Expression of a dominant T-cell receptor can reduce toxicity and enhance tumor protection of allogeneic T-cell therapy.
Holler A., Zech M., Ghorashian S., Pike R., Hotblack A., Veliça P., Xue S-A., Chakraverty R., Morris EC., Stauss HJ.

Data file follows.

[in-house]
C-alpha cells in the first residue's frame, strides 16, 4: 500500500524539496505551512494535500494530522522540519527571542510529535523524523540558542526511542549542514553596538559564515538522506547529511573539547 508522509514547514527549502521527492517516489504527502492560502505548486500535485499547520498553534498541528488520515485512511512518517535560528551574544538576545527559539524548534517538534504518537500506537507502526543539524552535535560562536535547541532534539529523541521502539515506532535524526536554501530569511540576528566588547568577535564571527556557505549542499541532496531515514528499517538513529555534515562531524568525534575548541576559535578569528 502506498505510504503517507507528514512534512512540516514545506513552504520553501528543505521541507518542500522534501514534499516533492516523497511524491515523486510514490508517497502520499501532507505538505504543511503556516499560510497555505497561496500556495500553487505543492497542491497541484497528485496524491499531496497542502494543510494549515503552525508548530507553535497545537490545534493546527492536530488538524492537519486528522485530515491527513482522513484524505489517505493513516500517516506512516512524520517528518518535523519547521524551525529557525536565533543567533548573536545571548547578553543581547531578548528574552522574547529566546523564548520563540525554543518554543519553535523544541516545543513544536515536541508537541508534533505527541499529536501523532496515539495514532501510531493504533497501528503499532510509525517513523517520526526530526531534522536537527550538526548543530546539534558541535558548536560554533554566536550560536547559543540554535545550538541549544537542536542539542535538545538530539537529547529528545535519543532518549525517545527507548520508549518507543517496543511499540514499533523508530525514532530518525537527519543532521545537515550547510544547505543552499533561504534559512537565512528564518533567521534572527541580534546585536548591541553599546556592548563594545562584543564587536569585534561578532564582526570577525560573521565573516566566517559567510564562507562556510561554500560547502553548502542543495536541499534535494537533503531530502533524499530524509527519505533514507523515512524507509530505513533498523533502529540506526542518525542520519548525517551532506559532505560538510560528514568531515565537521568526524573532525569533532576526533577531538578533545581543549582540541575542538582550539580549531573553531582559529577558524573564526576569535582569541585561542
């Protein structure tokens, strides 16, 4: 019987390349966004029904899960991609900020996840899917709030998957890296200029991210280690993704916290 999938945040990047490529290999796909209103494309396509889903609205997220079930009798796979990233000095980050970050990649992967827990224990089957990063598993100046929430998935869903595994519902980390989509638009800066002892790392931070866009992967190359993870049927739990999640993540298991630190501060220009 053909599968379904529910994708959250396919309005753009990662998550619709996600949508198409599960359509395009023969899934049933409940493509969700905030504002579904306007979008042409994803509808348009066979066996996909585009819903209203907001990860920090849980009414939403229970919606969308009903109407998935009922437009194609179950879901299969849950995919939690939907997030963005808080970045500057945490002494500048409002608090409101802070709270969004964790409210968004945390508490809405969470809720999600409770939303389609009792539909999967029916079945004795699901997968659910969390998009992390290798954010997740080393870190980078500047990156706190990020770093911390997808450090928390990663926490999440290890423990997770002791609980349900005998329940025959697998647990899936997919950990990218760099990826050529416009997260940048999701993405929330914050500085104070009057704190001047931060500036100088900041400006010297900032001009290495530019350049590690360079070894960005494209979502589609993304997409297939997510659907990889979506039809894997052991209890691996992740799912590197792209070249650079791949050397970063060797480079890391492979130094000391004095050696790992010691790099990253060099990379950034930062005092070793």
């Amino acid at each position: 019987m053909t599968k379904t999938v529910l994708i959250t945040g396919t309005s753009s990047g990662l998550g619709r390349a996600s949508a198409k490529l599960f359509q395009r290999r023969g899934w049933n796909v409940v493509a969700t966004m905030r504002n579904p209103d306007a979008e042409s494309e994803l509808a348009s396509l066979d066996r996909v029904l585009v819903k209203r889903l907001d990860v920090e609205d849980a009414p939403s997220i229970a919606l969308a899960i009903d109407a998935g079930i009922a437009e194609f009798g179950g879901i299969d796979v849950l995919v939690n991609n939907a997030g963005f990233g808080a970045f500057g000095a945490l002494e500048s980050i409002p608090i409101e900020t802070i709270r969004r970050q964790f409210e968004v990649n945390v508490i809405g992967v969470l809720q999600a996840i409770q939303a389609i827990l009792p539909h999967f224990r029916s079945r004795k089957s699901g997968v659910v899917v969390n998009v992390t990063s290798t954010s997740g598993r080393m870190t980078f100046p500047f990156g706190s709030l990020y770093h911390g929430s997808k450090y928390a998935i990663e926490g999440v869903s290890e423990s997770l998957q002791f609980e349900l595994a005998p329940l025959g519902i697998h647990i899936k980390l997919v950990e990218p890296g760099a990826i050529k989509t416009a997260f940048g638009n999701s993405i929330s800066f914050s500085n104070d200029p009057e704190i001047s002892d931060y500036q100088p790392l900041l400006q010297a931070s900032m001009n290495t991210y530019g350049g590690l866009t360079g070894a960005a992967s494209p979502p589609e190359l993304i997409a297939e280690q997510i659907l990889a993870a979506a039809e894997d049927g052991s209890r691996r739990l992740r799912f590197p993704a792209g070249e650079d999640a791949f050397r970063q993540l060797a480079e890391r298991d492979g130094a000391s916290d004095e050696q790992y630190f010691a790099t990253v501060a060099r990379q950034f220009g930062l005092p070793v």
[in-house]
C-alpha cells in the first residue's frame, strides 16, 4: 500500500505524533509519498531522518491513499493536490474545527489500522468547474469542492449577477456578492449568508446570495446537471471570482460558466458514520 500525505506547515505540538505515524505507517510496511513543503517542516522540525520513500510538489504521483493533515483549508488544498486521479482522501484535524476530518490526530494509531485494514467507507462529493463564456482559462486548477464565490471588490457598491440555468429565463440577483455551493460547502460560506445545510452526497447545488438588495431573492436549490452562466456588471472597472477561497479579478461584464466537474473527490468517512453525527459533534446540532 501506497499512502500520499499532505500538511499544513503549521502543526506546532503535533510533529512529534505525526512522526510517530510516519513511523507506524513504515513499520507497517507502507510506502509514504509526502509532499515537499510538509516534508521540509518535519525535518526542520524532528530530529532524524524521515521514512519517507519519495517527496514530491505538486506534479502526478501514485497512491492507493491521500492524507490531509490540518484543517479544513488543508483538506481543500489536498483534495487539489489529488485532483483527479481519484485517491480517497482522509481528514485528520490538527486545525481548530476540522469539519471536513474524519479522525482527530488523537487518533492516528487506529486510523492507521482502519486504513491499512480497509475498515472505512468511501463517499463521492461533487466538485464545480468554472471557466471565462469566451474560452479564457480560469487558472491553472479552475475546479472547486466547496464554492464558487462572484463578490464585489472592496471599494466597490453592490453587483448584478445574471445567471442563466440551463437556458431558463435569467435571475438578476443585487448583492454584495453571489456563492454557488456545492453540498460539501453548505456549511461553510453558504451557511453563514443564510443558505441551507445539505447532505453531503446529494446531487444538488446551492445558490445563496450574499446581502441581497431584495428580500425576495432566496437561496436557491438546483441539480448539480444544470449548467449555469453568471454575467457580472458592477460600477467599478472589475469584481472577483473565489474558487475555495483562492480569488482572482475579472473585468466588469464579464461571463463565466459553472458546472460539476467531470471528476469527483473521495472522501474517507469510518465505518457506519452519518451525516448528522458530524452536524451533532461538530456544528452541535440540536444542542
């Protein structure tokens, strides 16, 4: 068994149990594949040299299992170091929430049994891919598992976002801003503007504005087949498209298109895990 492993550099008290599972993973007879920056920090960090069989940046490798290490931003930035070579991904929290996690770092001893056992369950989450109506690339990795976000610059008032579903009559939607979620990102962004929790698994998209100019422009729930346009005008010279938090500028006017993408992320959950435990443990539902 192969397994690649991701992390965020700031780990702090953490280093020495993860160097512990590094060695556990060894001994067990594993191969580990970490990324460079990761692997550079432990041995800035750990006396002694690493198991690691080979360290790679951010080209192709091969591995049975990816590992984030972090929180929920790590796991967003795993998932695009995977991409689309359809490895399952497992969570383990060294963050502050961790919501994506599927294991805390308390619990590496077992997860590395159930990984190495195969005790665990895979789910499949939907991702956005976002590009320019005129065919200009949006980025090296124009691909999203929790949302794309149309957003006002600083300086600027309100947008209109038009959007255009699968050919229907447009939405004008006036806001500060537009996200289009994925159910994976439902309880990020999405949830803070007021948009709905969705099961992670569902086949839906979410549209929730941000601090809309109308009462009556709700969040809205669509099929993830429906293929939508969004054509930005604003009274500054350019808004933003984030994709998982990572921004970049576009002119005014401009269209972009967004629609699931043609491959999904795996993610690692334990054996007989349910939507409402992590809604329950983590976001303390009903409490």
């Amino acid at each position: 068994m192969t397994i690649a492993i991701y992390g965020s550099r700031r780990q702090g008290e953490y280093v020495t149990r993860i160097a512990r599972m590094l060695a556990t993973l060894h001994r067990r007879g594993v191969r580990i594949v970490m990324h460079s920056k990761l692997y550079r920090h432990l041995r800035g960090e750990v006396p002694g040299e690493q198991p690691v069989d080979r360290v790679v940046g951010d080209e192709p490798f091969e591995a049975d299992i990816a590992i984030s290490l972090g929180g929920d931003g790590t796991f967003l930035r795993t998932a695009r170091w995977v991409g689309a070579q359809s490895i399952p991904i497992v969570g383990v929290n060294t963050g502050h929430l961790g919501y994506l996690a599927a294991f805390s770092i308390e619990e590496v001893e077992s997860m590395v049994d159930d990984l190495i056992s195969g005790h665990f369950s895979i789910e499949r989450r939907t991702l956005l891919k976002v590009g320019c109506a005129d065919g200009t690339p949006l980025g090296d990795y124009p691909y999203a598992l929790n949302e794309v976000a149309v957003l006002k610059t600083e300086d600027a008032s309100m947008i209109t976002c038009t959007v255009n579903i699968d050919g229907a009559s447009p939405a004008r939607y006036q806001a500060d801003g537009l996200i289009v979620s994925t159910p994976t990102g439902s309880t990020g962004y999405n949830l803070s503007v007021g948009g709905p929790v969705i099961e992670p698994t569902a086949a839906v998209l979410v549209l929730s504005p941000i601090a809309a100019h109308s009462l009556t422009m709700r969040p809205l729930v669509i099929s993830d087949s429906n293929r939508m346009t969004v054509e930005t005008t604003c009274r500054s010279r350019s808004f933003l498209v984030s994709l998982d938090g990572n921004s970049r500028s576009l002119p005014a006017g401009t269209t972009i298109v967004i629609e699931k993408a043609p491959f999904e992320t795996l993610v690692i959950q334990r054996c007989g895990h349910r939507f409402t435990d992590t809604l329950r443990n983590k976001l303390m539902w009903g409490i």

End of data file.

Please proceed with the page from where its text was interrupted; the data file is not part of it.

Due to the lack of specificity for tumor antigens, allogeneic T-cell therapy is associated with graft-versus-host disease. Enhancing the anti-tumor specificity while reducing the graft-versus-host disease risk of allogeneic T cells has remained a research focus. In this study, we demonstrate that the introduction of 'dominant' T-cell receptors into primary murine T cells can suppress the expression of endogenous T-cell receptors in a large proportion of the gene-modified T cells. Adoptive transfer of allogeneic T cells expressing a 'dominant' T-cell receptor significantly reduced the graft-versus-host toxicity in recipient mice. Using two bone marrow transplant models, enhanced anti-tumor activity was observed in the presence of reduced graft-versus-host disease. However, although transfer of T-cell receptor gene-modified allogeneic T cells resulted in the elimination of antigen-positive tumor cells and improved the survival of treated mice, it was associated with accumulation of T cells expressing endogenous T-cell receptors and the development of delayed graft-versus-host disease. The in-vivo deletion of the engineered T cells, mediated by endogenous mouse mammary tumor virus MTV8 and MTV9, abolished graft-versus-host disease while retaining significant anti-tumor activity of adoptively transferred T cells. Together, this study shows that the in-vitro selection of allogeneic T cells expressing high levels of a 'dominant' T-cell receptor can lower acute graft-versus-host disease and enhance anti-tumor activity of adoptive cell therapy, while the in-vivo outgrowth of T cells expressing endogenous T-cell receptors remains a risk factor for the delayed onset of graft-versus-host disease.